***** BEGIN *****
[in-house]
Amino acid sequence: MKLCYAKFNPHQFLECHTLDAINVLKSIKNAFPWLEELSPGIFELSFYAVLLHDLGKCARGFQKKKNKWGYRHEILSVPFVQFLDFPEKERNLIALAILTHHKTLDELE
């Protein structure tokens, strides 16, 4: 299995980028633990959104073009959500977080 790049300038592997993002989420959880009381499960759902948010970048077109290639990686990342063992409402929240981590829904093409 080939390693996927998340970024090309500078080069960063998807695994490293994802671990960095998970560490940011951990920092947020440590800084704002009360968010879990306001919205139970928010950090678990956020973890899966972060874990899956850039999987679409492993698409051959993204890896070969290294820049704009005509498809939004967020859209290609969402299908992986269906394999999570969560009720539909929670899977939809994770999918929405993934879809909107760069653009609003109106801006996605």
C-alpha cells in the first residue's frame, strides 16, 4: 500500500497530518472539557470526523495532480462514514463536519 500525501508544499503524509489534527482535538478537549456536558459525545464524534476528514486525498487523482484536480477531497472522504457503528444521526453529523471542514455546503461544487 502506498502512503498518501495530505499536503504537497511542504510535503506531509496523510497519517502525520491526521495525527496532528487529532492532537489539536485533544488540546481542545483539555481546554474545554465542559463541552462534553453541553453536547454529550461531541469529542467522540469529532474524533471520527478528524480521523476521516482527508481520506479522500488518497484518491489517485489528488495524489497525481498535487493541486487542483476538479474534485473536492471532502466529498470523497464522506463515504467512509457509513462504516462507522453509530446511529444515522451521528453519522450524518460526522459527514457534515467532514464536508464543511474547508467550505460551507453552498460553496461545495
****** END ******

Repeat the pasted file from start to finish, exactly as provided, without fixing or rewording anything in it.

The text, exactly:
[in-house]
Amino acid sequence: MKLCYAKFNPHQFLECHTLDAINVLKSIKNAFPWLEELSPGIFELSFYAVLLHDLGKCARGFQKKKNKWGYRHEILSVPFVQFLDFPEKERNLIALAILTHHKTLDELE
């Protein structure tokens, strides 16, 4: 299995980028633990959104073009959500977080 790049300038592997993002989420959880009381499960759902948010970048077109290639990686990342063992409402929240981590829904093409 080939390693996927998340970024090309500078080069960063998807695994490293994802671990960095998970560490940011951990920092947020440590800084704002009360968010879990306001919205139970928010950090678990956020973890899966972060874990899956850039999987679409492993698409051959993204890896070969290294820049704009005509498809939004967020859209290609969402299908992986269906394999999570969560009720539909929670899977939809994770999918929405993934879809909107760069653009609003109106801006996605």
C-alpha cells in the first residue's frame, strides 16, 4: 500500500497530518472539557470526523495532480462514514463536519 500525501508544499503524509489534527482535538478537549456536558459525545464524534476528514486525498487523482484536480477531497472522504457503528444521526453529523471542514455546503461544487 502506498502512503498518501495530505499536503504537497511542504510535503506531509496523510497519517502525520491526521495525527496532528487529532492532537489539536485533544488540546481542545483539555481546554474545554465542559463541552462534553453541553453536547454529550461531541469529542467522540469529532474524533471520527478528524480521523476521516482527508481520506479522500488518497484518491489517485489528488495524489497525481498535487493541486487542483476538479474534485473536492471532502466529498470523497464522506463515504467512509457509513462504516462507522453509530446511529444515522451521528453519522450524518460526522459527514457534515467532514464536508464543511474547508467550505460551507453552498460553496461545495